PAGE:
A general rule of thumb that’s always worked for me is remembering that, when writing about a given cuisine, it’s best to avoid proclaiming that the neighborhoods where that cuisine is made, appreciated, and enjoyed are places to “get gross.” Just a lil’ tip!

The review goes on to note that the restaurant is run by “a pair of non-Chinese Chinese food enthusiasts who wanted to share their passion for Chinese flavors with the world” and stresses the restaurant’s approachability and cleanliness. As Noah Cho writes on Medium, it becomes pretty clear pretty fast that this review’s intended audience is not people who are already familiar with Chinese food (like, say, a lot of Chinese people):

Truly, no one before them has ever decided to “share their passions for Chinese flavors with the world” except for, you know, Chinese people, who have been cooking watered down versions of Chinese cuisine precisely so douchebags like yourself feel comfortable. But it isn’t enough! Too bad all that ASIANNESS got in the way of you feeling “clean.” Cool story, bro.

This pervasive trend of writing about culturally-specific food with no active participation from that culture — and, in fact, a sense of disdain for and distance from it — is also on display in a recently re-promoted Bon Appétit article on what to eat in Cuba (timely now given President Obama’s March visit to the island). And, again, it kicks things off with class and grace:

If you’ve always wondered what Cuba was like beyond cigars and vintage cars, start packing: It’s time to witness a country at a moment of pivotal change. Havana is a party, no doubt, but it’s also a confusing place for Cubans and tourists alike. Cubans have a saying, No es fácil: It’s not easy. It applies to everything—food especially—in a place where cab drivers make more than doctors, and where a meal in a home restaurant can easily cost a month’s state salary. It’s a tricky city to break into, but with a little planning, it can change your life.

Credit: Adult Swim / The Dating Buffet

LOL, YIKES. I could go through a line-by-line diatribe on why this paragraph is the written equivalent of strolling, uninvited, into someone else’s home and taking a sh*t in his refrigerator, but you can figure it out for yourself.

So, context matters. Food is tied to culture, and culture doesn’t exist in a void. When food writing discusses food in a way that willfully divorces it from its culture and context, by using coded language about “cleanliness” or extolling exoticness as this nebulous goal in and of itself, it is a means of keeping a giant swath of people out of the conversation, whether deliberately or through a sort of mindless neglect.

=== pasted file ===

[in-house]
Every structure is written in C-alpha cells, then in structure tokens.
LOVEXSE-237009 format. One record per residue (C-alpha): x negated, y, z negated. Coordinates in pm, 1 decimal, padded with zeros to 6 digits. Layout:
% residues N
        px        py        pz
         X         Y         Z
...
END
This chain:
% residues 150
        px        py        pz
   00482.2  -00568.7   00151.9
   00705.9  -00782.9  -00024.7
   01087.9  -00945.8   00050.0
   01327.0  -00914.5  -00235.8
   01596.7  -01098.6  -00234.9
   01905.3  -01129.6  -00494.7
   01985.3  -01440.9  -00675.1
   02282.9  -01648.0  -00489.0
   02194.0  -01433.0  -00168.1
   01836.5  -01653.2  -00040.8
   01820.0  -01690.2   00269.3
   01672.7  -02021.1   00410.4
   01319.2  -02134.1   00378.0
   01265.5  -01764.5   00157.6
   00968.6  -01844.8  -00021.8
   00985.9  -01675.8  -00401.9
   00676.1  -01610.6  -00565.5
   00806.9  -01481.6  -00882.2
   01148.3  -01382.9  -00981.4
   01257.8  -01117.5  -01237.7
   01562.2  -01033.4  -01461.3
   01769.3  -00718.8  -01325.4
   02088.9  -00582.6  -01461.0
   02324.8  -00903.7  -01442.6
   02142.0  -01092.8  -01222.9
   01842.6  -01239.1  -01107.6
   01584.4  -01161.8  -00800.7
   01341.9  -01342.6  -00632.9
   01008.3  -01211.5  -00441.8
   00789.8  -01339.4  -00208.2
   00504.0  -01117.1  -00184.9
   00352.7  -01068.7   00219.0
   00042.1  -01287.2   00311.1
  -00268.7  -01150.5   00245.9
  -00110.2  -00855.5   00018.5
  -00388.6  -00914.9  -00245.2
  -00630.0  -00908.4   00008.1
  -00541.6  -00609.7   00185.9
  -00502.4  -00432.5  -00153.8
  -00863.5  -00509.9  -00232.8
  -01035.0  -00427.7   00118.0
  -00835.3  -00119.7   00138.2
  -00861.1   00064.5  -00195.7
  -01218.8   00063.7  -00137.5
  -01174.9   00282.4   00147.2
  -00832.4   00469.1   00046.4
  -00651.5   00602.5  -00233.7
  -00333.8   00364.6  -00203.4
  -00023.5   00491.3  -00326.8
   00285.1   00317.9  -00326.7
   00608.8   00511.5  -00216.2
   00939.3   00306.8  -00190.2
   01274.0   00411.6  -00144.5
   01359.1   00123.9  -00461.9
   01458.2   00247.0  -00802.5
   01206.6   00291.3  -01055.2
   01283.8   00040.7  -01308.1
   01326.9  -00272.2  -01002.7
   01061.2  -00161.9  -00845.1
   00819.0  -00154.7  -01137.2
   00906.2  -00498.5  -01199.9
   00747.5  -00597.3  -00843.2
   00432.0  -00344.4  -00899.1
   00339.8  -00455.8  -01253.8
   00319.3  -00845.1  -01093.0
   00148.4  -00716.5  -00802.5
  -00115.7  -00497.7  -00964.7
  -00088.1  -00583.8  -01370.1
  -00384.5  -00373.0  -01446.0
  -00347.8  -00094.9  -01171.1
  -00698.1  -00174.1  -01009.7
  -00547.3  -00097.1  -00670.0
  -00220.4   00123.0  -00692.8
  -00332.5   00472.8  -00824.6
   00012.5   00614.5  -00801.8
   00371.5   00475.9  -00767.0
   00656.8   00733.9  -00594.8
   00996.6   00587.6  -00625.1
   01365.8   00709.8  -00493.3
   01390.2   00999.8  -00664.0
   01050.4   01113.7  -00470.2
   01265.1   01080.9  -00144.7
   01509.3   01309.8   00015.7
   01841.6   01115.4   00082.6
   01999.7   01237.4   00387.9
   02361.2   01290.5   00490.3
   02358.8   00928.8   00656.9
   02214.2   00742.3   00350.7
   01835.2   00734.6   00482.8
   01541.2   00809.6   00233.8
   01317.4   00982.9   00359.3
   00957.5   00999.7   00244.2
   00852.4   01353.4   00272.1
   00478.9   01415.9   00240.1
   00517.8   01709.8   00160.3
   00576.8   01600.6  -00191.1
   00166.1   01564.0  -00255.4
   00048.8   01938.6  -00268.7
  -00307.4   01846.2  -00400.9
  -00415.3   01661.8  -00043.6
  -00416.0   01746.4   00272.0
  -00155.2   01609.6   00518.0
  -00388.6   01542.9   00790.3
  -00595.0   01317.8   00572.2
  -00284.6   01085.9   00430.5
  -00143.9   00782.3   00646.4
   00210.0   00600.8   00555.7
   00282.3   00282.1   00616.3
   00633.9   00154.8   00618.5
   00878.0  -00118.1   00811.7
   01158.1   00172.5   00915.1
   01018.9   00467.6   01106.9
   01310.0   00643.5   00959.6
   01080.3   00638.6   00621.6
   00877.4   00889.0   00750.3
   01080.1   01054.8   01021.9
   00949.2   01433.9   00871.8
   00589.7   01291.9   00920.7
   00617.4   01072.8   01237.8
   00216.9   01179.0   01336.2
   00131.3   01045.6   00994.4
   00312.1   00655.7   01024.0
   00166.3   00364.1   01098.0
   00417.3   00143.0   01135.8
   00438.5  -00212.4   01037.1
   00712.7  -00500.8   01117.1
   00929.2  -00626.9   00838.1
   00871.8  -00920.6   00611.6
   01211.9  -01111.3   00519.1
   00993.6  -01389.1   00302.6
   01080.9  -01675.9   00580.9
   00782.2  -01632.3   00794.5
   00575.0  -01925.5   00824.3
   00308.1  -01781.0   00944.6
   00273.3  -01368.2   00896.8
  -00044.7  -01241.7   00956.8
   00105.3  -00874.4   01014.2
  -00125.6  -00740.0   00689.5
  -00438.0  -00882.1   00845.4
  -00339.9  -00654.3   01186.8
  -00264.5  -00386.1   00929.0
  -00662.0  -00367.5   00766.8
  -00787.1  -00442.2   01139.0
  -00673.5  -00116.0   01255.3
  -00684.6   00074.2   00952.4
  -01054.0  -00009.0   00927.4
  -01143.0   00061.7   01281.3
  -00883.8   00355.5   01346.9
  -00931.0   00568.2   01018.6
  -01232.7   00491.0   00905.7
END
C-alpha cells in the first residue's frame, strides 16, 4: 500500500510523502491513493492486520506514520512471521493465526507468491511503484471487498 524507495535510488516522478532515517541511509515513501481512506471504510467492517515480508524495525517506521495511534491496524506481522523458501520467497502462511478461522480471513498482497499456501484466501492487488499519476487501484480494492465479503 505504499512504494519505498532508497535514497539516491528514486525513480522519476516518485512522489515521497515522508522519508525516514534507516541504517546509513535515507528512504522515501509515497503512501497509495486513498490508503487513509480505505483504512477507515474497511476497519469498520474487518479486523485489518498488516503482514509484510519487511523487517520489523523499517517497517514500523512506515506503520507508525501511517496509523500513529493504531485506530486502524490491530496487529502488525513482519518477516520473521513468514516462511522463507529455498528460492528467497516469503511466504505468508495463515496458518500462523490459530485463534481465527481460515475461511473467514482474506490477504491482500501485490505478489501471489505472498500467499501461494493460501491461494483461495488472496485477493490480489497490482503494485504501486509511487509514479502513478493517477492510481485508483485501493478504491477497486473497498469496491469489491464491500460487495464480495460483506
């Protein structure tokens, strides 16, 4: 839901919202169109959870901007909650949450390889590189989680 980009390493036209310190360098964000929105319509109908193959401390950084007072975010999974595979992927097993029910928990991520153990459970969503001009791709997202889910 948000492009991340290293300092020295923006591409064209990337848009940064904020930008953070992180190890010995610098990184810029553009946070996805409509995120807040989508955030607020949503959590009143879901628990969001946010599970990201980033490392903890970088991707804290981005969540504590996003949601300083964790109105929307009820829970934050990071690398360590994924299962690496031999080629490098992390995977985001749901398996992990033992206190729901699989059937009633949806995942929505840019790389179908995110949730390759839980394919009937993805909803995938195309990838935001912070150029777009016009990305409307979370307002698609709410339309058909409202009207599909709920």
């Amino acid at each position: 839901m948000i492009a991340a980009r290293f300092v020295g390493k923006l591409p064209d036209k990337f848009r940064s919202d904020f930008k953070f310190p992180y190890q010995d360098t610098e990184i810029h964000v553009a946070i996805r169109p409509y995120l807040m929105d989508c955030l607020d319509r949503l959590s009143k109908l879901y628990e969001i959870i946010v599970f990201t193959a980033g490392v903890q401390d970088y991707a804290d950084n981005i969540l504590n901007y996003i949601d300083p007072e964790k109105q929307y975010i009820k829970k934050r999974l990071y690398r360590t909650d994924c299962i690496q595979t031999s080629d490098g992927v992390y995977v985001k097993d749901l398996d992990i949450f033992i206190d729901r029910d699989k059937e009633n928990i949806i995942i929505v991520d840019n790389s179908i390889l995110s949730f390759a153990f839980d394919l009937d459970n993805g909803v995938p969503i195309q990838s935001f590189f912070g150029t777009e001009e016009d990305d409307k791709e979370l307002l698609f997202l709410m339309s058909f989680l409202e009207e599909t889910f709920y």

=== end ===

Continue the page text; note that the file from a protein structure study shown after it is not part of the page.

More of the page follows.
NPR’s The Salt recently delved into the topic of appropriation when it comes to food. Who, they wondered, ultimately ends up profiting and being listened to when it comes to evangelizing food from cultures other than one’s own?

 For some nonwhite Americans, the idea of eating ‘ethnic cuisine’ (and there’s a whole other debate about that term) not cooked by someone of that ethnicity can feel like a form of cultural theft. Where does inspiration end? When is riffing off someone’s cuisine an homage, and when does it feel like a form of co-opting? And then there’s the question of money: If you’re financially benefiting from selling the cuisine of others, is that always wrong?

Their prime example is Rick Bayless, a gringo whose career is predicated on his appreciation for and mastery of Mexican food and cooking techniques. The difference, once again, is context (and it’s a context that, based on Bayless’ own interpretation of the critiques against him, he might not fully appreciate).

Food can and does belong to anyone. We are free to try it and make it and love it across different cultures. Cooking techniques and ingredients are passed on from culture to culture; fusion is ultimately inevitable. The idea of appropriation, specifically, comes from the attempt to take ownership of a culture other than one’s own, thereby shutting out people from that culture who made it possible for you to experience and enjoy this food in the first place. The issue is one of giving credit, of heralding local chefs and home cooks whose mastery of cuisine of worthy of attention. Bayless had to learn about Mexican food from someone. Many someones. Where are they? Where are their  books and restaurants? Where are their cooking shows, their line of kitchen equipment on sale now at your local Williams Sonoma? If they were talented and masterful enough to inspire Rick Bayless, why has Bayless not introduced them to us, so that we might learn from them as well? Pass the mic, along with the elotes.

It is vital, then, to give proper credit, to usher new people into a food experience while grounding it firmly in the context and culture in which it was created, and including its inventors in the conversation, rather than leaving them out of it. This holds true whether the conversation happens to take the form of a restaurant review (and subsequent aside about soy sauce fermenting in a “Chinese field”), a guide to food in a country where food rationing exists, or numerous cook books about a country’s “vibrant flavors.”

Put simply: Devotion stripped of context isn’t so much devotion as it is fetishization and appreciation without credit isn’t so much appreciation as it is appropriation.

Credit: Source Image via Flickr Creative Commons / kendrahw

And if you take just one thing away from all this today, please let it be this:

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Christ on a (artisan-crafted, chipotle-kissed) cracker.

READ: Latinos Love Arroz y Frijoles, But Not Every Dish Is The Same

Can people appropriate food? Do y’all trust Rick Bayless to understand the innate appeal of a gansito eaten over the sink at 3 a.m.? Tell us in the comments.